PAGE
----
Background. Tuberculosis disease develops in only 5%–10% of humans infected with Mycobacterium tuberculosis . The mechanisms underlying this variability remain poorly understood. We recently demonstrated that colony-forming units of M. tuberculosis in cough-generated aerosols are a better predictor of infection than the standard sputum acid-fast bacilli smear. We hypothesized that cough aerosol cultures may also predict progression to tuberculosis disease in contacts.
Methods. We conducted a retrospective cohort study of 85 patients with smear-positive tuberculosis and their 369 household contacts in Kampala, Uganda. Index case patients underwent a standard evaluation, and we cultured M. tuberculosis from cough aerosols. Contacts underwent a standard evaluation at enrollment, and they were later traced to determine their tuberculosis status.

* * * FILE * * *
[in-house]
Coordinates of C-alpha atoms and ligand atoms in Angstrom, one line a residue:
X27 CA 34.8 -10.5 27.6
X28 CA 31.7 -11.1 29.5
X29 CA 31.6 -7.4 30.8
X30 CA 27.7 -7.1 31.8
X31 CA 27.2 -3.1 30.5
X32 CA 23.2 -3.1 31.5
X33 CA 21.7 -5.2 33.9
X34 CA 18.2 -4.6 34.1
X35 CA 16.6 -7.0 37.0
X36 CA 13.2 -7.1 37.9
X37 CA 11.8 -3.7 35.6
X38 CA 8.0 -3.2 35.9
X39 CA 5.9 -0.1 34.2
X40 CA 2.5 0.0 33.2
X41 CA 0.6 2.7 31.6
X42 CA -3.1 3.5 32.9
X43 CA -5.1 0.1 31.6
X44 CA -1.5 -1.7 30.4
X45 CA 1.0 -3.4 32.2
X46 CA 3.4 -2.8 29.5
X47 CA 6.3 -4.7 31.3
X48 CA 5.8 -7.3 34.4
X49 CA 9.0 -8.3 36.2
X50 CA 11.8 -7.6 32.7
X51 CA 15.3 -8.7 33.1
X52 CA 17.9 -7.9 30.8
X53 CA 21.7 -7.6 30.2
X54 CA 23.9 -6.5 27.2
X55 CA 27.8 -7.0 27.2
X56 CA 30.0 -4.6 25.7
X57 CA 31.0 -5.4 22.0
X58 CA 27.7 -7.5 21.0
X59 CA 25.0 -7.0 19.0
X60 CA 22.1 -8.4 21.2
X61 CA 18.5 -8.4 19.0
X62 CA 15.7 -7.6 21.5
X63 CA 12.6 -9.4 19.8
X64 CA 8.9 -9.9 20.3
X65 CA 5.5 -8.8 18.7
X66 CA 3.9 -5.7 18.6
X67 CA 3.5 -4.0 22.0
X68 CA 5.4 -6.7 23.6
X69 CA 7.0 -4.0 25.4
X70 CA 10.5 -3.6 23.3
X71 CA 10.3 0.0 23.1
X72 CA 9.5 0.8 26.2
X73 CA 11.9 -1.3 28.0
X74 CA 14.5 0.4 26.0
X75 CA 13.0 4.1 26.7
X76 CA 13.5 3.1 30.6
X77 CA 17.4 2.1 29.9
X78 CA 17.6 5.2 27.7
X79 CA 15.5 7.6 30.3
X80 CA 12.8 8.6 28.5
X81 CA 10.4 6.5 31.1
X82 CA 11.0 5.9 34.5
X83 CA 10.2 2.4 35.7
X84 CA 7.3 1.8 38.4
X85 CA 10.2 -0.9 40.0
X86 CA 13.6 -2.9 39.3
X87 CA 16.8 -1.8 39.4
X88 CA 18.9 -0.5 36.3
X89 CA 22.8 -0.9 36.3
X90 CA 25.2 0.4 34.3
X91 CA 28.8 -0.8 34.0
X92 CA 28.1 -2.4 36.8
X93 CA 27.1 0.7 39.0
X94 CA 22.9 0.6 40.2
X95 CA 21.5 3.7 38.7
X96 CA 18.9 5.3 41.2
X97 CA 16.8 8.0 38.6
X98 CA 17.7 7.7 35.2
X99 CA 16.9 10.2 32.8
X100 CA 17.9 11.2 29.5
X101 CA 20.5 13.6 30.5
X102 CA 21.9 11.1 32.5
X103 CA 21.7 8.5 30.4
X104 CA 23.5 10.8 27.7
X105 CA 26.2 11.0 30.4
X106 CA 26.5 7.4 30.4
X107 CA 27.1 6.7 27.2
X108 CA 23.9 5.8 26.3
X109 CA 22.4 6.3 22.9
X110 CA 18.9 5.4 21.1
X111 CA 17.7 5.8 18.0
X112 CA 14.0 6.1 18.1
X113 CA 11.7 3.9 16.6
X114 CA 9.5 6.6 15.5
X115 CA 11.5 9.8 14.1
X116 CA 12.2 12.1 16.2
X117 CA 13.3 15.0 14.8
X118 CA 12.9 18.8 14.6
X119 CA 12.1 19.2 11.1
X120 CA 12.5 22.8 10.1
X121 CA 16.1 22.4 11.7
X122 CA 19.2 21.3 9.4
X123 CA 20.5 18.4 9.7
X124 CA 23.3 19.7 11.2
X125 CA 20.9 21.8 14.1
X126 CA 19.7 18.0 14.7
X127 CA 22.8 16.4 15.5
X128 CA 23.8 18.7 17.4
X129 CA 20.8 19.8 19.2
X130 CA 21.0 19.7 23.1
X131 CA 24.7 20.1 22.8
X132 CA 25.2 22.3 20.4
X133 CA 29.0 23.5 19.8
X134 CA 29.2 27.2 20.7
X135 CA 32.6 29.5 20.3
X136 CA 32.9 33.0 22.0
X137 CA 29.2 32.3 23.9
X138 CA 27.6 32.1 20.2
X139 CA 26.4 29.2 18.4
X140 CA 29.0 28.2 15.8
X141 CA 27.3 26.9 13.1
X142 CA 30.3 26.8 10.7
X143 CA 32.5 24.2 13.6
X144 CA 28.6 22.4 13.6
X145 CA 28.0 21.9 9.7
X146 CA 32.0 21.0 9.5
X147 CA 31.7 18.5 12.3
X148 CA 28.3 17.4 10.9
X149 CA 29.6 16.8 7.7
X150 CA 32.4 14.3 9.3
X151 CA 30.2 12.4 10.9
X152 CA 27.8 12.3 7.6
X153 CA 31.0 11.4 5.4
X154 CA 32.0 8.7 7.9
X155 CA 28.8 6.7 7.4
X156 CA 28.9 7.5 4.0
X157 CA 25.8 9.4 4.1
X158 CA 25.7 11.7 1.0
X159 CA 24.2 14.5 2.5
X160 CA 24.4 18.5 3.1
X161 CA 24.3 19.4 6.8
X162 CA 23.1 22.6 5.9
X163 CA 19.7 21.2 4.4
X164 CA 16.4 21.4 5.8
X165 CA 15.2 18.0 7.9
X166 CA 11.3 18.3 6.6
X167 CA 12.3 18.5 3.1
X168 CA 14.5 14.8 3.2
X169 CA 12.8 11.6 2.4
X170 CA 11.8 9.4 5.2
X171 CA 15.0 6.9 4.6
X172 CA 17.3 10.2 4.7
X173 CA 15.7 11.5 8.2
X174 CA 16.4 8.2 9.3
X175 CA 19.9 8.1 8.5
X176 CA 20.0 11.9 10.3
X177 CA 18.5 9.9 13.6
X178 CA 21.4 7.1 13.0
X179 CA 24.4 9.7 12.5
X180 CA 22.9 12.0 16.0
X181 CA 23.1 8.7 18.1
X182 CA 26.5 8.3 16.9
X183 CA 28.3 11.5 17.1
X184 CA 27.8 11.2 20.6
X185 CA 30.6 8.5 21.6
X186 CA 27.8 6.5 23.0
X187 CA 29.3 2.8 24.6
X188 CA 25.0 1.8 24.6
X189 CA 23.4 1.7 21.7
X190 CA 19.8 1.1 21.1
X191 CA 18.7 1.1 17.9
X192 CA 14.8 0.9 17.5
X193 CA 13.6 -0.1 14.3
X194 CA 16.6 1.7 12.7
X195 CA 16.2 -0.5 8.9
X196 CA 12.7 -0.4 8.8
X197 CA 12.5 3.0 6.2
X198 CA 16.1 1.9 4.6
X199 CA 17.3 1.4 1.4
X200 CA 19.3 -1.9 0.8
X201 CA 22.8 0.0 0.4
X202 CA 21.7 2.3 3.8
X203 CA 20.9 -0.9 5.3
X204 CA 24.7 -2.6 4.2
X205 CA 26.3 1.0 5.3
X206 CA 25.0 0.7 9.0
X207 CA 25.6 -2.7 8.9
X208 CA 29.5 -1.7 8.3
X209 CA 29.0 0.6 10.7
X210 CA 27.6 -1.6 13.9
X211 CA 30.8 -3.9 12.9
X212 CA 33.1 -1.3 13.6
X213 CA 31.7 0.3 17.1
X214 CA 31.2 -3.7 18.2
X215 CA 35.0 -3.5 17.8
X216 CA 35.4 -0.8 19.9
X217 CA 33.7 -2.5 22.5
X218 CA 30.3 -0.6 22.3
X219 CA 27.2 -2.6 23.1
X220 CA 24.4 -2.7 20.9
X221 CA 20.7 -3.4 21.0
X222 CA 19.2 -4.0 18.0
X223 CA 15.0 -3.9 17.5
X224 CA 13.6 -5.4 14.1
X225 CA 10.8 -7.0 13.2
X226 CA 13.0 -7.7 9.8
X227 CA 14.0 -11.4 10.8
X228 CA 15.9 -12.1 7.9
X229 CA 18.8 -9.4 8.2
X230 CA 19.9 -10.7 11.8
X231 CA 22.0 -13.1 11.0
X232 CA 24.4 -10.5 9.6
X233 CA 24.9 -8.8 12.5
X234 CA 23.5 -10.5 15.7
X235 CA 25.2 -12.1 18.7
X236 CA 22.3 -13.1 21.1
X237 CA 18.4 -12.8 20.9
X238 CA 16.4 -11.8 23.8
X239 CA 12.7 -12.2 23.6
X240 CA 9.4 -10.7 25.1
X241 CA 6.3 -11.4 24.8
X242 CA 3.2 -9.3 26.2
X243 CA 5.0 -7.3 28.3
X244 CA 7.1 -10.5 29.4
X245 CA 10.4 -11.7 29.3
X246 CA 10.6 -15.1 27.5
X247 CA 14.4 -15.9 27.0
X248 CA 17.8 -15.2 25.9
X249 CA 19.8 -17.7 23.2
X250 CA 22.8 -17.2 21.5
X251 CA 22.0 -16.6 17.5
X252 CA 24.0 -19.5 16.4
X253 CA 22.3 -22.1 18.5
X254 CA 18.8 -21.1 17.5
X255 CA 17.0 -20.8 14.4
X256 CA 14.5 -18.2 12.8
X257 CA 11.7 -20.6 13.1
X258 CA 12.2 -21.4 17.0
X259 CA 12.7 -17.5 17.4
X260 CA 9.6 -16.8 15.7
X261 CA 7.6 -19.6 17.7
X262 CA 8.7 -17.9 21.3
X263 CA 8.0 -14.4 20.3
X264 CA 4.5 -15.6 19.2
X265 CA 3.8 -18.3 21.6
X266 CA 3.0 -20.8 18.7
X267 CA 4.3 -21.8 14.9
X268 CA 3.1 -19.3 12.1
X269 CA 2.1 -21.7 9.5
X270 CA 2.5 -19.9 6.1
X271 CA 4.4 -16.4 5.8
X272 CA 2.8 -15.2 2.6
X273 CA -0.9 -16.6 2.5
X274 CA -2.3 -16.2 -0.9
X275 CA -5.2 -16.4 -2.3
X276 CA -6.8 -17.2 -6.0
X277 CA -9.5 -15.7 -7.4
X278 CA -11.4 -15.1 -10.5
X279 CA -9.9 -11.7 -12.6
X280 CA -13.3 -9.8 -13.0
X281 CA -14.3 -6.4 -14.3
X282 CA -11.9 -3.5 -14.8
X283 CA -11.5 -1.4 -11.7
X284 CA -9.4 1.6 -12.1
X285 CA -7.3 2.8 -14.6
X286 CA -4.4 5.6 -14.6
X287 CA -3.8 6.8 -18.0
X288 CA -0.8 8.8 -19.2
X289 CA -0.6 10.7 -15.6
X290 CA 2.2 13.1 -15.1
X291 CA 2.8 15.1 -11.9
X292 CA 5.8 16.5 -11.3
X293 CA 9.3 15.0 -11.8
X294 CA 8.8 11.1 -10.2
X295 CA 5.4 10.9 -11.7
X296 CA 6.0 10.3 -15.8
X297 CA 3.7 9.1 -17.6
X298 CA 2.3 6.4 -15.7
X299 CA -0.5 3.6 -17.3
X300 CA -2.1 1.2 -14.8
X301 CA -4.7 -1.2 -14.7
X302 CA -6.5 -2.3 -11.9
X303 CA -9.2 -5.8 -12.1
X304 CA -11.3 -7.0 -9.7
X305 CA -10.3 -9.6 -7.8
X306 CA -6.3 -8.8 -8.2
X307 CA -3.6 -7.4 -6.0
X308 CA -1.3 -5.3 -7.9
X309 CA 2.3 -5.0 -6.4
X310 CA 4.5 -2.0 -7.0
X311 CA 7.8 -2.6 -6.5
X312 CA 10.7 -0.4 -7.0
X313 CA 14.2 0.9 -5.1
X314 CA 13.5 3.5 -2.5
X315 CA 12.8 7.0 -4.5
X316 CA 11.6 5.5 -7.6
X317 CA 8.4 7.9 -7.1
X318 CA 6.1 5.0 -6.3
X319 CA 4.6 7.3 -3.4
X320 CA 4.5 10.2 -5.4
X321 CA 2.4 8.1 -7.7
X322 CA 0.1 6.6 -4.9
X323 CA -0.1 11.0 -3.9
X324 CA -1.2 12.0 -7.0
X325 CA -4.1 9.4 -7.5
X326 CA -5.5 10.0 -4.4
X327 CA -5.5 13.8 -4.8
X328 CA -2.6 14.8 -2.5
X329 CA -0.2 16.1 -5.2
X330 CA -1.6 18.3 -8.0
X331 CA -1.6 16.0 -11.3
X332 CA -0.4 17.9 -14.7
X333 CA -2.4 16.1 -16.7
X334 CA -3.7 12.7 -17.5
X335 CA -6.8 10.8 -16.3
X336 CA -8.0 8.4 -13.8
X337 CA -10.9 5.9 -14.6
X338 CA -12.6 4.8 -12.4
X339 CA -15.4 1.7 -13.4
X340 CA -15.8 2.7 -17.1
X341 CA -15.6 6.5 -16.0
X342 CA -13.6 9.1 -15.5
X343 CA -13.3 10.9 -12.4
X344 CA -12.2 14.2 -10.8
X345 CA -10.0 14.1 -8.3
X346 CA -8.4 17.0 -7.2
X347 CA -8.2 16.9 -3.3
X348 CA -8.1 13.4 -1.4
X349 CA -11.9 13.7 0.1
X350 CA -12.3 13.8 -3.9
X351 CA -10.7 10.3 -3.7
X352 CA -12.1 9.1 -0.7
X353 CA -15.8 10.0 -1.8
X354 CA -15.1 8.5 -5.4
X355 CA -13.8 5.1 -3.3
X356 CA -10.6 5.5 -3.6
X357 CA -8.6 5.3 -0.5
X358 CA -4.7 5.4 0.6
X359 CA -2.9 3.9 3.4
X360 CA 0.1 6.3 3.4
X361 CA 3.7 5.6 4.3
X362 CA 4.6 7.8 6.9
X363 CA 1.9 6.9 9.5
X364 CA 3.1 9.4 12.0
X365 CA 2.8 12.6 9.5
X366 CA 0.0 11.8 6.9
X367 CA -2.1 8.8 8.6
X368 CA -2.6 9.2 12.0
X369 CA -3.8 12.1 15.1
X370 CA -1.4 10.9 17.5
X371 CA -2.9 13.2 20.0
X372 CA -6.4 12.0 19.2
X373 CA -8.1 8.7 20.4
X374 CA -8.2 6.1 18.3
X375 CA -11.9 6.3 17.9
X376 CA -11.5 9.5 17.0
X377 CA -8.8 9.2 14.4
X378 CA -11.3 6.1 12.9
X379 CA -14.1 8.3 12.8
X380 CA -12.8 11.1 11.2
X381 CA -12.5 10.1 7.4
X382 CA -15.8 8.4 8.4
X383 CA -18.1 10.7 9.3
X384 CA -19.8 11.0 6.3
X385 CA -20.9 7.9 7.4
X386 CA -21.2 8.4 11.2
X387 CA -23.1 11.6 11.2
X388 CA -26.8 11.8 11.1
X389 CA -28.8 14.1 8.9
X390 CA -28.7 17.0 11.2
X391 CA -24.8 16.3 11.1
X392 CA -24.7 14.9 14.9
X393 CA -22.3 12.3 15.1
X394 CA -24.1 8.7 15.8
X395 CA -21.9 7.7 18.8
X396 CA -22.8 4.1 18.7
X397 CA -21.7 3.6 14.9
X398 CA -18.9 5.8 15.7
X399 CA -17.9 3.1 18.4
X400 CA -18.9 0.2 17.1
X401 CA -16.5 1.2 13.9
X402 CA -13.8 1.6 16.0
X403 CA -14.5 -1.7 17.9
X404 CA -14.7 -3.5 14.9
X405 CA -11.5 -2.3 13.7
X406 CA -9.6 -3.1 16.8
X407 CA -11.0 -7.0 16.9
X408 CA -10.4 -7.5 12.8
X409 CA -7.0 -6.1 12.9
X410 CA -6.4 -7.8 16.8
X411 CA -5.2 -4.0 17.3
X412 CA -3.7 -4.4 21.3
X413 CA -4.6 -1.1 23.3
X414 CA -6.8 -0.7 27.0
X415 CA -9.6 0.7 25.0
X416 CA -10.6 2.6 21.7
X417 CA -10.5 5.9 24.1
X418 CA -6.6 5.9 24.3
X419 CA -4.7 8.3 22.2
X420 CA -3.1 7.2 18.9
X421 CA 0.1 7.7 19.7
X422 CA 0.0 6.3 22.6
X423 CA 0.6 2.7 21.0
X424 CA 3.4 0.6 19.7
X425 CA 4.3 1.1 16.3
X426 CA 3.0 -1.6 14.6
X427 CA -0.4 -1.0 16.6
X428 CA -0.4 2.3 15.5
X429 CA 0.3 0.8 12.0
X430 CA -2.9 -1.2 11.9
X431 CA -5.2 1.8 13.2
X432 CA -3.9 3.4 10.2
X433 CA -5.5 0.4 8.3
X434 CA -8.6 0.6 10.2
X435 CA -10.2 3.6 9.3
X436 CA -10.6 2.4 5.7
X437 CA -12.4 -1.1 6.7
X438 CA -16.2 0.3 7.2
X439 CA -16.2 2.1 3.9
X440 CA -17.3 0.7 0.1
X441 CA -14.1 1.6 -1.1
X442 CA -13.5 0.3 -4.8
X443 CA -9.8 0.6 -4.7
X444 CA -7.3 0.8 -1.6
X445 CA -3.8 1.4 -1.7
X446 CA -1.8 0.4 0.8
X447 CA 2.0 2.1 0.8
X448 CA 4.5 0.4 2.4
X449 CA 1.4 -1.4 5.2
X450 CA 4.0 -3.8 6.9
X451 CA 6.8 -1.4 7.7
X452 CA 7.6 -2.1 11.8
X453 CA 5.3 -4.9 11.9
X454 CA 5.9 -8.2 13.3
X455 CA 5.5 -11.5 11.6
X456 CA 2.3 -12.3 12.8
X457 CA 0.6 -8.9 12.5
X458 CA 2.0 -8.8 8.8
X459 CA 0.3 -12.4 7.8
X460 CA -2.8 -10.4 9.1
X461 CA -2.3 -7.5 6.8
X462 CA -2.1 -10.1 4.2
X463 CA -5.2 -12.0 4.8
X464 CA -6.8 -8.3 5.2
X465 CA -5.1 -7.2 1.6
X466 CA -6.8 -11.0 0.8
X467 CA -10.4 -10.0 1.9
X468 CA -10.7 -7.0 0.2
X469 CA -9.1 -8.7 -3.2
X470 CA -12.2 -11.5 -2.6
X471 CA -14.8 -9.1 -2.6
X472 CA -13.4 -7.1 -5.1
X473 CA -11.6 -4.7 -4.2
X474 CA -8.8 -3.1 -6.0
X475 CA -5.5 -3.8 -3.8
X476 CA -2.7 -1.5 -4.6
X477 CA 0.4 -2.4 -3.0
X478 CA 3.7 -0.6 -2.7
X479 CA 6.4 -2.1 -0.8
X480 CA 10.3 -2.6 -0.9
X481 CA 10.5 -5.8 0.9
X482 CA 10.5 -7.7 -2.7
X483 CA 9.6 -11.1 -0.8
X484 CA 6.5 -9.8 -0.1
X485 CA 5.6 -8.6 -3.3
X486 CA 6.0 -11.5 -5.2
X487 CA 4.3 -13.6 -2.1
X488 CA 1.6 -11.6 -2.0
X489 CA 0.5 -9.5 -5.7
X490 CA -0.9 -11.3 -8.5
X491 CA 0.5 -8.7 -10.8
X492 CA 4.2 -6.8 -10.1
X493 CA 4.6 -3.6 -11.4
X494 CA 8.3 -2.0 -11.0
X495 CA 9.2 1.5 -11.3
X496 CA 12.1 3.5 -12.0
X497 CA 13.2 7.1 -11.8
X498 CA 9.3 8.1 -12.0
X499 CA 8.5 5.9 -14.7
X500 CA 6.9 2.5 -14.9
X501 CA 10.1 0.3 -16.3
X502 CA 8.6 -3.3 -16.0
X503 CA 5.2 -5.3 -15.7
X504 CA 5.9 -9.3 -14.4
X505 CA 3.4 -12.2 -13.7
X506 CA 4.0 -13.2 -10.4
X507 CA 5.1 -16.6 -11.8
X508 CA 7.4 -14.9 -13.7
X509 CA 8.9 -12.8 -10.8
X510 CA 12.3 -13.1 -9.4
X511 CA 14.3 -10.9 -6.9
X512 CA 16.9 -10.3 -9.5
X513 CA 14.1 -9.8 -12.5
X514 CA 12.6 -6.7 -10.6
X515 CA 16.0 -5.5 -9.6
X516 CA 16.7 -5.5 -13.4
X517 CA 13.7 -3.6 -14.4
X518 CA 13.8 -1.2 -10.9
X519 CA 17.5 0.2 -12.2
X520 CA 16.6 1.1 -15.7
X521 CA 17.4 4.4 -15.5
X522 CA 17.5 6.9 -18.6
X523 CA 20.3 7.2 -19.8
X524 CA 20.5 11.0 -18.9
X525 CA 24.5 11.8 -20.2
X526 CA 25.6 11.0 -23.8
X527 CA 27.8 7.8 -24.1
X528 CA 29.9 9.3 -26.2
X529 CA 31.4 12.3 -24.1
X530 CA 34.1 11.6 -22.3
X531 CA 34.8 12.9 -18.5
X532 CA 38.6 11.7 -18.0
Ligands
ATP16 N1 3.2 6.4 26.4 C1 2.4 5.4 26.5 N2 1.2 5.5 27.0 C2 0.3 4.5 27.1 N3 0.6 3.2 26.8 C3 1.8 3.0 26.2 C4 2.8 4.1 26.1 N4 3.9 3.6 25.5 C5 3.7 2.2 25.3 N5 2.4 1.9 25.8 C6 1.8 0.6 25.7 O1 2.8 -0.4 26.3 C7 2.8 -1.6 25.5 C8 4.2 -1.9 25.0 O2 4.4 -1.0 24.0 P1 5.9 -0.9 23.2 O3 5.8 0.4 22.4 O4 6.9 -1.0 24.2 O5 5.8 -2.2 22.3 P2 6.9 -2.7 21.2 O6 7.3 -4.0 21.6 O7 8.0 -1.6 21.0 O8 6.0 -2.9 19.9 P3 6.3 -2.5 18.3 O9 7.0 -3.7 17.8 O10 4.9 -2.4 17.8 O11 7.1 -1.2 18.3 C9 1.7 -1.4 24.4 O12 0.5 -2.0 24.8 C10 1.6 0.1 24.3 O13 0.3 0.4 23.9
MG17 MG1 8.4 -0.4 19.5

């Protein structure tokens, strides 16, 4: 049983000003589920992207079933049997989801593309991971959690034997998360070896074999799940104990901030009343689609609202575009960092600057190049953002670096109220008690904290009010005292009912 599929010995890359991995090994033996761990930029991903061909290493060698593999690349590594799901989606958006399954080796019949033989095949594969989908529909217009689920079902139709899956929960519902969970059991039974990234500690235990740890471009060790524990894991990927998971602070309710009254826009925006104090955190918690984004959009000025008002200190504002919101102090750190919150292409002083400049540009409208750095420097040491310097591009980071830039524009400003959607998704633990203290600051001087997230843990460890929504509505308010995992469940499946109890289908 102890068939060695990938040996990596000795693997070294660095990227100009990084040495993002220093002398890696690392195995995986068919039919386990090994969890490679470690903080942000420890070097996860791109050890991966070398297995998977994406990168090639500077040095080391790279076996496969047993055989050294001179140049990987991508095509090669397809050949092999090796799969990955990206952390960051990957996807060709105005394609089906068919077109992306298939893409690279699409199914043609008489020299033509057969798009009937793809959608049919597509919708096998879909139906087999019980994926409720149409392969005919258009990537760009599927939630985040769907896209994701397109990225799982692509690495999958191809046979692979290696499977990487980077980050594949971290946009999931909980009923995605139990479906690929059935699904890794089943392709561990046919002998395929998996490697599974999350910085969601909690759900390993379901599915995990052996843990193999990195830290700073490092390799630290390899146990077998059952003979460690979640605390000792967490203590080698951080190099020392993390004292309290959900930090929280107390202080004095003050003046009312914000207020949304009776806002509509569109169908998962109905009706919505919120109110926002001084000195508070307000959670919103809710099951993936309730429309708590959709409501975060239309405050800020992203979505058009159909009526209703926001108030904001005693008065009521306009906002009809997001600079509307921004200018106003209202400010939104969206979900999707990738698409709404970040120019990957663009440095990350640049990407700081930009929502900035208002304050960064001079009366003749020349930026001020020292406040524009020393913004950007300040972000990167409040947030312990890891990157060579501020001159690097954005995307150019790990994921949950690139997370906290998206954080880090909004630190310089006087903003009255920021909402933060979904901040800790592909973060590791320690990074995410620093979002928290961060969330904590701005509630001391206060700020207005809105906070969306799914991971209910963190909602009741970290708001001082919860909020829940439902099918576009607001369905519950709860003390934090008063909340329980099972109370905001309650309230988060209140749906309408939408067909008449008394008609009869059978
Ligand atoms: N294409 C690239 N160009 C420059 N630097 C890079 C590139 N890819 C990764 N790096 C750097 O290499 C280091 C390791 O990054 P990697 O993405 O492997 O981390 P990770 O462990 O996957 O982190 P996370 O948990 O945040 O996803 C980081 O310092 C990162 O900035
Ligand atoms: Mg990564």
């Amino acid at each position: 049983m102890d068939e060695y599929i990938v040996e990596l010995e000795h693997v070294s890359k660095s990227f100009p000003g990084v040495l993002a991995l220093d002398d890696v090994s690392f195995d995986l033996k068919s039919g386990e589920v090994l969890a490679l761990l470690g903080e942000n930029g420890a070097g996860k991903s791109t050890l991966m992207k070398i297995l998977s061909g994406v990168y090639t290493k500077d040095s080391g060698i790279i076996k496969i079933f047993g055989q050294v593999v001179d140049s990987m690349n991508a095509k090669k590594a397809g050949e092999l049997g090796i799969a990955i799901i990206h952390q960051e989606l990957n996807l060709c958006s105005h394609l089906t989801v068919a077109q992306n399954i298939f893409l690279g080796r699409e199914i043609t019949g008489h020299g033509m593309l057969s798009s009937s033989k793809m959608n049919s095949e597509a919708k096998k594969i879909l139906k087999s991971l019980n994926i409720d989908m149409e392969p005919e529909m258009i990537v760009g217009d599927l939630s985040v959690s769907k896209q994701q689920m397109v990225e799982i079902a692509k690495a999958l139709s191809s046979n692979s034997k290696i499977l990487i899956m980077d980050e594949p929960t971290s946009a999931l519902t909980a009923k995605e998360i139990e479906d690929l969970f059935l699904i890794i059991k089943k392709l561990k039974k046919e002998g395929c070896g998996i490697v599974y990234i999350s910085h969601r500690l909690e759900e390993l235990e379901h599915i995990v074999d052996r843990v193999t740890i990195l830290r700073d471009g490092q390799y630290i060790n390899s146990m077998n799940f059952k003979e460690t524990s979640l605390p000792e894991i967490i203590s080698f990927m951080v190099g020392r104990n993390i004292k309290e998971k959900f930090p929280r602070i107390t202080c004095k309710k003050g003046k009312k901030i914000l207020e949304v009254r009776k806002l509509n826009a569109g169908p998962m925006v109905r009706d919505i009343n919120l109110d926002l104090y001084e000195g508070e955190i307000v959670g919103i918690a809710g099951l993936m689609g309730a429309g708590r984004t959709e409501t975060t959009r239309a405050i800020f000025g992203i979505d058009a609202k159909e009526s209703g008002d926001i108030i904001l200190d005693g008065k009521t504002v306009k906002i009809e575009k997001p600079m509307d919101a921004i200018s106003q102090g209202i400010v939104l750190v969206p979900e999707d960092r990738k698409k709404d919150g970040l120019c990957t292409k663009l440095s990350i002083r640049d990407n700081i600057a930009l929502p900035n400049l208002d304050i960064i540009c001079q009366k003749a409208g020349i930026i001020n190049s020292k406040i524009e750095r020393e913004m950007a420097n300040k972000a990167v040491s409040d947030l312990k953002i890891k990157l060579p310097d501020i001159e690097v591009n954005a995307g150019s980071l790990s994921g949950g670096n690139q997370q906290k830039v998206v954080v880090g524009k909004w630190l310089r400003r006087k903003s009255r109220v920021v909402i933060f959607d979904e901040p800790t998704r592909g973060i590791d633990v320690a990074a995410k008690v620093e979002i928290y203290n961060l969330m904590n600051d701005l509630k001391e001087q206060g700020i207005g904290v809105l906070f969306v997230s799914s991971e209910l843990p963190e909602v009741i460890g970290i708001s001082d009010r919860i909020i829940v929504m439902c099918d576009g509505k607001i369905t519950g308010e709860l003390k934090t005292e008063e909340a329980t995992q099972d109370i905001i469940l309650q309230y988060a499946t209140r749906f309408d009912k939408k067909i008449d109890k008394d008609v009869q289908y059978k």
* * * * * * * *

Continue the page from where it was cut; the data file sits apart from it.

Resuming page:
Results. During a median follow-up of 3.9 years, 8 (2%) of the contacts developed tuberculosis disease. In unadjusted and adjusted analyses, incident tuberculosis disease in contacts was associated with sputum Mycobacterial Growth Indicator Tube culture (odds ratio, 8.2; 95% confidence interval, 1.1–59.2; P = .04), exposure to a high-aerosol tuberculosis case patient (6.0, 1.4–25.2; P = .01), and marginally, human immunodeficiency virus in the contact (6.11; 0.89–41.7; P = .07). We present data demonstrating that sputum and aerosol specimens measure 2 related but different phenomena.
Conclusions. We found an increased risk of tuberculosis progression among contacts of high-aerosol case patients. The hypothesis that a larger infectious inoculum, represented by high aerosol production, determines the risk of disease progression deserves evaluation in future prospective studies.